Friday, October 24, 2014

Problems Stacking Up for Atlantic Yards Modular Tower

Affordable housing advocates cheered in 2011 when Forest City Ratner announced its plans to construct a 32-story tower next to Barclays Center using assembly line techniques. Construction costs for the world’s tallest modular building, called B2 BKLYN, were projected to be cut by as much as one quarter. That vision was crushed when Skanska USA, the contractor building B2, and developer Forest City Ratner sued each other last month, and work was halted with the tower only at 10 stories.

Skanska blamed the design. Forest City blamed the execution.

On August 26, Skanska USA halted production of the building's 930 modules at its factory in the Brooklyn Navy Yard.

The contractor blamed Forest City for design errors that it said delayed the project and put it tens of millions of dollars over budget.

Skanska said it could no longer incur millions of dollars in extra costs while the developer worked out issues. The developer disagrees.

According to the Forest City, it is actually Skanska's construction process that is to blame for B2's slow and expensive climb. The developer said the contractor was trying to "weasel out of" its contractual obligations by issuing a stop-work notice at its factory.

Both sides have accused one another of breach of contract, which means depending on who you ask either Forest City or Skanska is responsible for cost overruns on the first 10-stories of the building, which are estimated at around $50 million.

It did not take long for this back-and-forth to find its way to New York State Supreme Court. On September 2, Skanska sued Forest City. About 15 minutes later, Forest City sued Skanska.

On September 22, Skanska USA Building canceled its contract, and is no longer the contractor for the project.  Forest City is free to hire another company to complete the tower.

But complicating matters is the fact that the Skanska and Forest City are still partners in FCS Modular, the facility making the units in the Brooklyn Navy Yard.

A state court judge denied a request by Forest City to re-open the shuttered factory and ordered FC+Skanska Modular, to try to hash out how the facility will now be run.

This high-profile legal battle is just the latest setback for the high-profile tower that was supposed to rise faster and cost less than its conventionally built projects.

Some envisioned the 32-story tower leading to an assembly line of modular developments, producing thousands of lower-price apartments for New York’s middle class. Now the industry is questioning if modular construction on such a large scale is economically feasible.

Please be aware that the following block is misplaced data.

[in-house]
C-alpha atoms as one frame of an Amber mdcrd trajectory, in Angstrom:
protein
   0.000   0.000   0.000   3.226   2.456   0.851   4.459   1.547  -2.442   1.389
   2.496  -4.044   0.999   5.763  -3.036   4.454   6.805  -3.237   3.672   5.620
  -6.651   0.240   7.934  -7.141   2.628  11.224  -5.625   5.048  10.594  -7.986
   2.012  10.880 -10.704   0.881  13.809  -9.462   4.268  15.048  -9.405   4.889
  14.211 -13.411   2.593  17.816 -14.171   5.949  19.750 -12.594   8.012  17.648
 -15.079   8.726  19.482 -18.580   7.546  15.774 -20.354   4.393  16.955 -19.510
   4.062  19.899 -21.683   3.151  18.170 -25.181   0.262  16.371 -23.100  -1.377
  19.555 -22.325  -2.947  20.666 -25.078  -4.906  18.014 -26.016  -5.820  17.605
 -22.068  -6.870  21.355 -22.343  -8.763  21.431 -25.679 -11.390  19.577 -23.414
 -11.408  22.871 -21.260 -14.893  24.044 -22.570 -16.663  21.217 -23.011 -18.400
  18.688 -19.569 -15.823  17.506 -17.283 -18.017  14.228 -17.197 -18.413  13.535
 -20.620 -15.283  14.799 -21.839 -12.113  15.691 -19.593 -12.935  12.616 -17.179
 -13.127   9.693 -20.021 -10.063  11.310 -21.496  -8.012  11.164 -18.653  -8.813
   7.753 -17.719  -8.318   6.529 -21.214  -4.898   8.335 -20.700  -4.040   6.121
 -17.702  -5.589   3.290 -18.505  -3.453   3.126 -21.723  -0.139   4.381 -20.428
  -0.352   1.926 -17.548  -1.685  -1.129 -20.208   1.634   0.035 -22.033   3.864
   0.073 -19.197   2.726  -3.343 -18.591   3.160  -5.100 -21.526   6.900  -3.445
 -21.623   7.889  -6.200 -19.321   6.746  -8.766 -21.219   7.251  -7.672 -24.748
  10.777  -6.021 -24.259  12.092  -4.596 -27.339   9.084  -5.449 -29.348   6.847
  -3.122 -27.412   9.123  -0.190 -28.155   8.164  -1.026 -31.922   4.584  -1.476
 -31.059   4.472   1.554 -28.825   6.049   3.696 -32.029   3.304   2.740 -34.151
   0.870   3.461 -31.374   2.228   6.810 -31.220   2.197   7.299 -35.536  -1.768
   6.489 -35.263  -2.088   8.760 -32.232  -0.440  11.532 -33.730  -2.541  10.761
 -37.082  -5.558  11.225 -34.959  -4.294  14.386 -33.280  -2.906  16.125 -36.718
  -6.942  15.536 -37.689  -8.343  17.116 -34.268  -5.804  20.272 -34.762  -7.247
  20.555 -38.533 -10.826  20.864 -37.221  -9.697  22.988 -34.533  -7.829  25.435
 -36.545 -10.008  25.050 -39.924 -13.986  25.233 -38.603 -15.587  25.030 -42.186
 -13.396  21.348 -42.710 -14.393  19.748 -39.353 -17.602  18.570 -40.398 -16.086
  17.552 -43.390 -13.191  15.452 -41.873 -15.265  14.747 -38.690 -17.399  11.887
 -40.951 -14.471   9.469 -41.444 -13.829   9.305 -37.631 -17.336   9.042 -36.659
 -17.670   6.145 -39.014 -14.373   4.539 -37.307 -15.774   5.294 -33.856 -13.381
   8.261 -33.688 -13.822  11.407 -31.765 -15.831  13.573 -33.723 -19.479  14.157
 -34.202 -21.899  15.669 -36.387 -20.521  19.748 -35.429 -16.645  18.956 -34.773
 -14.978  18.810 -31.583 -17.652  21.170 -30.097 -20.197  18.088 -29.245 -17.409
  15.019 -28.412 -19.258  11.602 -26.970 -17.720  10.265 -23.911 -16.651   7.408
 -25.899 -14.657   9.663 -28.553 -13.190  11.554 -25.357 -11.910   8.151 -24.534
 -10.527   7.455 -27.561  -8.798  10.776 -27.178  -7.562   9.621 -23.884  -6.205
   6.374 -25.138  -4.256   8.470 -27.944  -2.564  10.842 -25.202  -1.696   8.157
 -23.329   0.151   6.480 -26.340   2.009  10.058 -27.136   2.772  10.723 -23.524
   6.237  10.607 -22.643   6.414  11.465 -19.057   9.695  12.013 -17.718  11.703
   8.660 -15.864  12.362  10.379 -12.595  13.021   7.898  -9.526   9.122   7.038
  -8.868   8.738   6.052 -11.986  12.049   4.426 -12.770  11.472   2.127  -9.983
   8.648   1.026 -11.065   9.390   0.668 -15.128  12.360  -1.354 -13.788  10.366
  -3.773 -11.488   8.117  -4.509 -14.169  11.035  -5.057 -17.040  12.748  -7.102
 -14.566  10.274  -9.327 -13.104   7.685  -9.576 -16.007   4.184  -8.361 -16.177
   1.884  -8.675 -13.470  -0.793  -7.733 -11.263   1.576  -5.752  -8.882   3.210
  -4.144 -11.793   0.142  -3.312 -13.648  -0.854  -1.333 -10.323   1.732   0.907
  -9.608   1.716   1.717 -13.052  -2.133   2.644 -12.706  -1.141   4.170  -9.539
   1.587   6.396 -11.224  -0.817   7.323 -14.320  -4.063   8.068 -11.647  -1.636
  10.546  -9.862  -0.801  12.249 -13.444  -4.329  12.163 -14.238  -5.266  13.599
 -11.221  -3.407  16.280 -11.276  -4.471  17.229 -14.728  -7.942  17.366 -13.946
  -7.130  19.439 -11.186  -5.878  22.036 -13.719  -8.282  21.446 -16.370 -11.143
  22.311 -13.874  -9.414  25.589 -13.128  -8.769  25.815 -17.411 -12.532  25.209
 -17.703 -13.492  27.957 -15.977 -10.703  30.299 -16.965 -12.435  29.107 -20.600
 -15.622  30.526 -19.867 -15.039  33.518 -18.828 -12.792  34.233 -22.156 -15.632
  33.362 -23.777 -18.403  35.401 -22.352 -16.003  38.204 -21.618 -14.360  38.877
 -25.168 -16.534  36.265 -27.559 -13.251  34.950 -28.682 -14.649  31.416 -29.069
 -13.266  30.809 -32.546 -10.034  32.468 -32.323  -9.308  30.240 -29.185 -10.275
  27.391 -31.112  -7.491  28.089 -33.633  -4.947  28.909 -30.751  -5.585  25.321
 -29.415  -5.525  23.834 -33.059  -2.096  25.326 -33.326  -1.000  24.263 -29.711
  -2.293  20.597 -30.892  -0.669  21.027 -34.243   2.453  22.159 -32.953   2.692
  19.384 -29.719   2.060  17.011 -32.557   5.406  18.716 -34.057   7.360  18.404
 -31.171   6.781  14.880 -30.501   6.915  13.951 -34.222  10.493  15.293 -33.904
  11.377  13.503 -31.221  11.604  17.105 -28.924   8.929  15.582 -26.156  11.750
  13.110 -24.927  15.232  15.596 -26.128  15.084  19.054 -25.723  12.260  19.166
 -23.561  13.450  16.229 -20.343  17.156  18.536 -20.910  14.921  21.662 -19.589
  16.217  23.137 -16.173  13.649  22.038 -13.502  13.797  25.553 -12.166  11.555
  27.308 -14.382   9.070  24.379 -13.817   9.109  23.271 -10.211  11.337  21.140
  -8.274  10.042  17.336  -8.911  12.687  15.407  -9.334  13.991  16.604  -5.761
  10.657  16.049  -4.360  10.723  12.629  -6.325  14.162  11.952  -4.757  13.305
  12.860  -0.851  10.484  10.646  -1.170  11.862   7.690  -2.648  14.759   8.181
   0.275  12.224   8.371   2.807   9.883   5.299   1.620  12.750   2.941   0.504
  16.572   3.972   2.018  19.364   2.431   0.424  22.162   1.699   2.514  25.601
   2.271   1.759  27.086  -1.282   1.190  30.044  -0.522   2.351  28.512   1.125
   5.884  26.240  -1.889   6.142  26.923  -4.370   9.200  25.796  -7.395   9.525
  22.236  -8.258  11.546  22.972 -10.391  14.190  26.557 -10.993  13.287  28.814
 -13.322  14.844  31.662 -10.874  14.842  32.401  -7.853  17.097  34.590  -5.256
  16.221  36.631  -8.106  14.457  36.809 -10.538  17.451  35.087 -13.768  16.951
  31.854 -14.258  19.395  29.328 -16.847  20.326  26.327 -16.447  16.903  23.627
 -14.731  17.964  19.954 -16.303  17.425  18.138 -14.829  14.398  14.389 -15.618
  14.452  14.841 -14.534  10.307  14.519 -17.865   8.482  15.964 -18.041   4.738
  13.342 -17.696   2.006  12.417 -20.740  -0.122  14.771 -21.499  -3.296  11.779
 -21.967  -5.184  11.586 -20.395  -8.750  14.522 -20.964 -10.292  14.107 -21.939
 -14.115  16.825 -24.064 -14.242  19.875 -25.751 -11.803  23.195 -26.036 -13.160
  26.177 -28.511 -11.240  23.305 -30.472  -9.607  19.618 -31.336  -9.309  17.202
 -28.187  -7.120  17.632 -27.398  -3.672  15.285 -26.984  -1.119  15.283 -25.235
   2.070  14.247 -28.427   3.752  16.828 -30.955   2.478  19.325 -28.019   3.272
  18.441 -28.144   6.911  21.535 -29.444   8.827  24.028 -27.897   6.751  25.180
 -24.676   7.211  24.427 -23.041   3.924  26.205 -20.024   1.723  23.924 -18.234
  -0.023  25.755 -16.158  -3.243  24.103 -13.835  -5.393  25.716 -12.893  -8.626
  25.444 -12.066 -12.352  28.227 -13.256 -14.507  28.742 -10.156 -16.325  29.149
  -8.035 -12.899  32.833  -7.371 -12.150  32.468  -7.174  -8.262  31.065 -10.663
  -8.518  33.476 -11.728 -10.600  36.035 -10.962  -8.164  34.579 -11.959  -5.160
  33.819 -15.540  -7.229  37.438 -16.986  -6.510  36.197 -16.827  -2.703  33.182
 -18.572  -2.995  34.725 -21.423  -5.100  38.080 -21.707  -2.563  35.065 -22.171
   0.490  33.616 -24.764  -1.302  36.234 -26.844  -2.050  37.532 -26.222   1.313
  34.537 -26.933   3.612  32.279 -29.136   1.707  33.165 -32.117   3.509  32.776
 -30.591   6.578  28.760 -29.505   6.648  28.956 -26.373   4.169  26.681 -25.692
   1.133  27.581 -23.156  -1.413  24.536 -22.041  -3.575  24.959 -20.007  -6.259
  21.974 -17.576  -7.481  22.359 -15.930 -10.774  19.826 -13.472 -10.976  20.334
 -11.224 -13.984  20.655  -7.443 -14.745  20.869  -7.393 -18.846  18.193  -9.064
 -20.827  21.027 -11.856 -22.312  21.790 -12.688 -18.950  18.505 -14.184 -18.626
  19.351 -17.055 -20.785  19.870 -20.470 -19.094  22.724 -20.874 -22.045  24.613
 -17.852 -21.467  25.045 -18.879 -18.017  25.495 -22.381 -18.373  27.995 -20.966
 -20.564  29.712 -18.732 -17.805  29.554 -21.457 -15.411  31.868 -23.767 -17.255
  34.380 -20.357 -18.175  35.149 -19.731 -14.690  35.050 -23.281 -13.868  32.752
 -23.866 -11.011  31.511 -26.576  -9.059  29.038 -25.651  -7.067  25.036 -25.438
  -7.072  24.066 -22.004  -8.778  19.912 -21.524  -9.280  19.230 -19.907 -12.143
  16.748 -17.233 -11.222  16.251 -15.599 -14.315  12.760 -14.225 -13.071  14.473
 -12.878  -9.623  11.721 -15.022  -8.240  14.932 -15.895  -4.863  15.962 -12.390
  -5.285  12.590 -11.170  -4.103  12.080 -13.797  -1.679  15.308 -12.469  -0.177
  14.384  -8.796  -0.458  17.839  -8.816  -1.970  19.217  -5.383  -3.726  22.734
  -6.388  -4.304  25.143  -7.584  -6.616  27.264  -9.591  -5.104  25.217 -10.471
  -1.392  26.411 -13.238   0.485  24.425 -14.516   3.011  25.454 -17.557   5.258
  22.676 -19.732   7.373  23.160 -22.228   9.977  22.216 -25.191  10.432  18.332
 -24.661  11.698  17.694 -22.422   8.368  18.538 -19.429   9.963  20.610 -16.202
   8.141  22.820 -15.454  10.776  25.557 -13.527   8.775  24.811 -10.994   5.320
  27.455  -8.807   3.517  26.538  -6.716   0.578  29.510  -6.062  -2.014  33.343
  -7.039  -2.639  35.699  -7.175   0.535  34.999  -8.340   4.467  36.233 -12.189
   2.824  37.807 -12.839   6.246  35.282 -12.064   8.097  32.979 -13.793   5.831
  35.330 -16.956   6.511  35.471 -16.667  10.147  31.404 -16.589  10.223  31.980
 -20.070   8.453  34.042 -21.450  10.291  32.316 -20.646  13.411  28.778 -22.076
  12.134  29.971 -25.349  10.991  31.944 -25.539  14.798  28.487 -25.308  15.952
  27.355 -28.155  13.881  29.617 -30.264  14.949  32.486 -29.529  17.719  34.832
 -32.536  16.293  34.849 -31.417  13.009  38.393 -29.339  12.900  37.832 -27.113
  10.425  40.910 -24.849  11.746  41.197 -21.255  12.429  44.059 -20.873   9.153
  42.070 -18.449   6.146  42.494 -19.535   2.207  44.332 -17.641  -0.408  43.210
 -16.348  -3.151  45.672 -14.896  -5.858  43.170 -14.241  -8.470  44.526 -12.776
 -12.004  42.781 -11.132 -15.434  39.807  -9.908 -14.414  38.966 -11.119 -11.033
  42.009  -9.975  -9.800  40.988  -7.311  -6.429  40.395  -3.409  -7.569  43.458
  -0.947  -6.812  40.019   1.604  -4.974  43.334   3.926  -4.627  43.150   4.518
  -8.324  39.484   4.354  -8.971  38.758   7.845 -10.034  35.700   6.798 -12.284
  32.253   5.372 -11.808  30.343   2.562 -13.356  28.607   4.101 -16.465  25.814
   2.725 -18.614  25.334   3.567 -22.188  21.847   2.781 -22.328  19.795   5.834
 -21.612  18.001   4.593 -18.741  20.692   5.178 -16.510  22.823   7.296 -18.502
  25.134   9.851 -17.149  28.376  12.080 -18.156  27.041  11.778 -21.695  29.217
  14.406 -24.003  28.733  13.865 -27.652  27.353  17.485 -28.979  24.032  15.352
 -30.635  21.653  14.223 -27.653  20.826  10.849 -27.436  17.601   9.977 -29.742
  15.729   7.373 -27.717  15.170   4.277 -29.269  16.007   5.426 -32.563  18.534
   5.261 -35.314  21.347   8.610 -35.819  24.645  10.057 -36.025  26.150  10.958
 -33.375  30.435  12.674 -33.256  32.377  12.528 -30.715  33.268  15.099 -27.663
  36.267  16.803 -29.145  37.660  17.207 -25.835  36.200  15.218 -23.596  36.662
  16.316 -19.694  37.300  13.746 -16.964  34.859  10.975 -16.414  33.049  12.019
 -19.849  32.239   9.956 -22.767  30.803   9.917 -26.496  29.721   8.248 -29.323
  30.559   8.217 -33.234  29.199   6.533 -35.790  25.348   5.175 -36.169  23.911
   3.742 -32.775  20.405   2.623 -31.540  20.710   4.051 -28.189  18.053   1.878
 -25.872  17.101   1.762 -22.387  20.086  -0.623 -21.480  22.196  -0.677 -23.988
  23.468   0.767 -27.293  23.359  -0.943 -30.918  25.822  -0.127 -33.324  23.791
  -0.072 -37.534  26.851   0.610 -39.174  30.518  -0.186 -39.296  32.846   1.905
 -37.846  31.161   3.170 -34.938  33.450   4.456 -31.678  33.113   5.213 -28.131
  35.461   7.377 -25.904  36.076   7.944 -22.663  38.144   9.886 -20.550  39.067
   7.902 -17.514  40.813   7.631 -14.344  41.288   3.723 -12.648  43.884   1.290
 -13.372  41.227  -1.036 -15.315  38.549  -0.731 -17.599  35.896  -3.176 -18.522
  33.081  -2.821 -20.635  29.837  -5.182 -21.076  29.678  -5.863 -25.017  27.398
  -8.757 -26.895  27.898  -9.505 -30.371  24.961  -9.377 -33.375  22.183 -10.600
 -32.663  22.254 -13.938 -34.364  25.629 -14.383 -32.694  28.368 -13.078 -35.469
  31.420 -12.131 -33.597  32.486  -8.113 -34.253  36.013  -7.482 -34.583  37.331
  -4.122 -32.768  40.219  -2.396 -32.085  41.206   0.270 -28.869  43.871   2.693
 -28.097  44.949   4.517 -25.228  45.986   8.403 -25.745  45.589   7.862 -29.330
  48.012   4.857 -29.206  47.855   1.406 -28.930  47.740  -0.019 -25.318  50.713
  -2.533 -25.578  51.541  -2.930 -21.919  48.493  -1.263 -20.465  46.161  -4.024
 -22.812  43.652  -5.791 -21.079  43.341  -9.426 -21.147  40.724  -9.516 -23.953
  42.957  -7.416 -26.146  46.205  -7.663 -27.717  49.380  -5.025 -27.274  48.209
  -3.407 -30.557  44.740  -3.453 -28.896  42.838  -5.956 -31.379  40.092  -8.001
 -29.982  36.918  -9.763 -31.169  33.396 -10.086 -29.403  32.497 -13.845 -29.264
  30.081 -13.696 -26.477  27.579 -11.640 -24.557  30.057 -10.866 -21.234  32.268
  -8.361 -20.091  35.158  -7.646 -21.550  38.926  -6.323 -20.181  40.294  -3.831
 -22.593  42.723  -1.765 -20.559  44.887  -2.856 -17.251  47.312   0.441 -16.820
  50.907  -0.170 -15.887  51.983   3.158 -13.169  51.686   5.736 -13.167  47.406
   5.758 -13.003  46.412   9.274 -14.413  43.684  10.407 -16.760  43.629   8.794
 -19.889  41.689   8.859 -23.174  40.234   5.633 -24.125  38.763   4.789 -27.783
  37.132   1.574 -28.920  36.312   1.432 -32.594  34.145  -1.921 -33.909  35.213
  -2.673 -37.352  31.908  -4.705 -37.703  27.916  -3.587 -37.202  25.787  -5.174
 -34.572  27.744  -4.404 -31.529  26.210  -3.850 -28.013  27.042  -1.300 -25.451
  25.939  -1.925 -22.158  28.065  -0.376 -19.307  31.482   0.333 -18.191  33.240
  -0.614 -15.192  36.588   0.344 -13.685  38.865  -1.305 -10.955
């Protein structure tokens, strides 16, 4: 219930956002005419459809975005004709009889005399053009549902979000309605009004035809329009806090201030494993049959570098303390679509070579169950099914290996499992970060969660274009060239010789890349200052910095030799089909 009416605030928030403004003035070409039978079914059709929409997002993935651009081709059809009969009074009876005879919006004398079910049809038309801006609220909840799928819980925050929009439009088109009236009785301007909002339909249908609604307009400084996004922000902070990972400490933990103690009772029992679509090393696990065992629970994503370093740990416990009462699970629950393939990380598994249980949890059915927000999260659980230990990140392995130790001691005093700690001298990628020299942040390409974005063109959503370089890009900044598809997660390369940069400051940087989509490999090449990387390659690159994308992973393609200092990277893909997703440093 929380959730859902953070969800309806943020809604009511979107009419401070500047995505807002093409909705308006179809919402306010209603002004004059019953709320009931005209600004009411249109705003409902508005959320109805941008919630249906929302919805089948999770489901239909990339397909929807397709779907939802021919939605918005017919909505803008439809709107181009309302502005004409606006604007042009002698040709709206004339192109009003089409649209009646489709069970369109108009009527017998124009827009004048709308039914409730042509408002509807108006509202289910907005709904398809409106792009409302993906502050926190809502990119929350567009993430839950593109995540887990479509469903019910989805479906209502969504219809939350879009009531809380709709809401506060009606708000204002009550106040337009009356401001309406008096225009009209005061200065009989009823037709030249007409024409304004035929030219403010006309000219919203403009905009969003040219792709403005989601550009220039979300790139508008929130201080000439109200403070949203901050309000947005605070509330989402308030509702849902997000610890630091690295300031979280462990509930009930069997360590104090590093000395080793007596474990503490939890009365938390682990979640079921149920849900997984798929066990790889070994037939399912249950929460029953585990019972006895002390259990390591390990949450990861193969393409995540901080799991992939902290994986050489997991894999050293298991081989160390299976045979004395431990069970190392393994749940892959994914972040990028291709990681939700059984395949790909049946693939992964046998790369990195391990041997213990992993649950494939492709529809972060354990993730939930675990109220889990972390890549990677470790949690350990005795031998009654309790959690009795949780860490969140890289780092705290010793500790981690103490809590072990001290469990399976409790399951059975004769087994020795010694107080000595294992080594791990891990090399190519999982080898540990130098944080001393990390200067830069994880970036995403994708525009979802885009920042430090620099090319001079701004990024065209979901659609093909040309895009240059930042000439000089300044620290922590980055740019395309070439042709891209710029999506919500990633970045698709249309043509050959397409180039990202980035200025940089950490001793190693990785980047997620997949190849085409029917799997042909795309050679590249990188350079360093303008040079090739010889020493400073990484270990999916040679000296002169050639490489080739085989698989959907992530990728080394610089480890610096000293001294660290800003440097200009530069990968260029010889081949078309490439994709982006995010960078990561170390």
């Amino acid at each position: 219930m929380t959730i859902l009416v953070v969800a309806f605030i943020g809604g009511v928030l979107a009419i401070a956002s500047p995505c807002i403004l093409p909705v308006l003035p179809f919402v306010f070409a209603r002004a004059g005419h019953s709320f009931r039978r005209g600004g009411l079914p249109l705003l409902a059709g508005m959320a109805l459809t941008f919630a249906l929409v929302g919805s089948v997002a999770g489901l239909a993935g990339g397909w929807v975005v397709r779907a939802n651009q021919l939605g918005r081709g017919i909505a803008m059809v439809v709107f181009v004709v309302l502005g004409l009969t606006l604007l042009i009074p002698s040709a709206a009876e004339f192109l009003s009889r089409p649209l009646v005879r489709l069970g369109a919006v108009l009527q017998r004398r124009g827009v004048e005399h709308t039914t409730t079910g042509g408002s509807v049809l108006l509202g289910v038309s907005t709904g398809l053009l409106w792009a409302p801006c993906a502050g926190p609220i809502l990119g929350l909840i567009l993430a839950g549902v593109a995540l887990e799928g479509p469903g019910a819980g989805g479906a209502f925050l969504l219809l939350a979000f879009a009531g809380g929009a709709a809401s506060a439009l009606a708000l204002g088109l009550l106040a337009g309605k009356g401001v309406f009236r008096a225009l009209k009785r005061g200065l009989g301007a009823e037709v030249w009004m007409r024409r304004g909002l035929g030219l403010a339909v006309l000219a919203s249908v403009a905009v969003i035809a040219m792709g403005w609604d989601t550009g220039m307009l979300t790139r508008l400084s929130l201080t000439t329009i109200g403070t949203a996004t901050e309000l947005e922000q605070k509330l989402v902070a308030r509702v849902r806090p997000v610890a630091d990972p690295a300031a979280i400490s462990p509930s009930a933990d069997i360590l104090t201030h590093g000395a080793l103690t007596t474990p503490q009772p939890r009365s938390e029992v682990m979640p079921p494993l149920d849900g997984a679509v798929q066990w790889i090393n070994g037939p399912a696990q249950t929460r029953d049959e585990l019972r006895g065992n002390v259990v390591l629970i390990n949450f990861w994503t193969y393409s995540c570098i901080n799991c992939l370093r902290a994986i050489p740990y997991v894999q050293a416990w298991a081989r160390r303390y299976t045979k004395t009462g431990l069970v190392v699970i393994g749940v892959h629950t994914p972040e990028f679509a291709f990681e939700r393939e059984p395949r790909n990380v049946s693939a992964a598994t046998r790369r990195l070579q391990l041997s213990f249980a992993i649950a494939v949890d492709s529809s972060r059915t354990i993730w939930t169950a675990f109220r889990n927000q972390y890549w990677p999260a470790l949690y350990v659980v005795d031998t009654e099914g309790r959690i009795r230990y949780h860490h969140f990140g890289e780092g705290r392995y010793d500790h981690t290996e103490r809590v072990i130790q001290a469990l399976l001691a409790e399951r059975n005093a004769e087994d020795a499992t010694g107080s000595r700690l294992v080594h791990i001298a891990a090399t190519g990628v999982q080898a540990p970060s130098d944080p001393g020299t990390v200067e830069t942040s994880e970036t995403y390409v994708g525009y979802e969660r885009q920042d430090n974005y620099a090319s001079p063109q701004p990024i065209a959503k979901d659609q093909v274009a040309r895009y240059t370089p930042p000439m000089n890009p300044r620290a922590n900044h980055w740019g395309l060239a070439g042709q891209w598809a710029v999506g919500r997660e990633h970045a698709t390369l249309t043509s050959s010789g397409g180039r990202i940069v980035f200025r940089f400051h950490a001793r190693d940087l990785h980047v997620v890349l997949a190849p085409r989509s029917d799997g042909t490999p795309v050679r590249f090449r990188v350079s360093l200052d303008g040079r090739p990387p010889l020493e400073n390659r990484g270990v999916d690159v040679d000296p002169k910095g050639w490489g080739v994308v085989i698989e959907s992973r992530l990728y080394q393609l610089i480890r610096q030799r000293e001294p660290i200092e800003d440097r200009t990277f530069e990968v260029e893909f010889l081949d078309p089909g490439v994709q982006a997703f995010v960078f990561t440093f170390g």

As anyone who has played with Legos knows, a building can support itself well to a certain height but—unless braced—eventually will grow wobbly.

The same applies to stacking modular units in real construction projects. Construction experts say that modular buildings can be self-supporting to about the 12- or 14-story level.

Bracing techniques similar to that which was being used to push the height of B2 BKLYN has worked before on towers not quite as high; a 30-story modular hotel in China was recently completed using the technique, proof that height isn’t a limit to modular construction.

Builders have constructed modular projects in New York City before, but on more modest scale. A seven-story apartment building at 4857 Broadway in Manhattan, called the Stack, was molded from 59 prefabricated modules.

But skeptics say the unfinished project at Flatbush Avenue and Dean Street is evidence that tall modular projects will remain experimental and won’t break into mainstream development until challenges are overcome. "We’ll get there—but we’re not there yet."

One of the elements of the B2 dispute has to do with tolerances. Skanska has warned, in a letter outlining its grievances over the project, that the building could leak “at the thousands of joints” between the different pieces. “It is impossible to predict that the building when completed will perform as designed,” the letter states.

Forest City has said in its legal papers that structural problems were the result of the construction, not the fault of the design. “We believe in modular and continue to do everything in our power to restart construction and put more than 150 workers back on the job.”

The court cases could take months, or even years to resolve.

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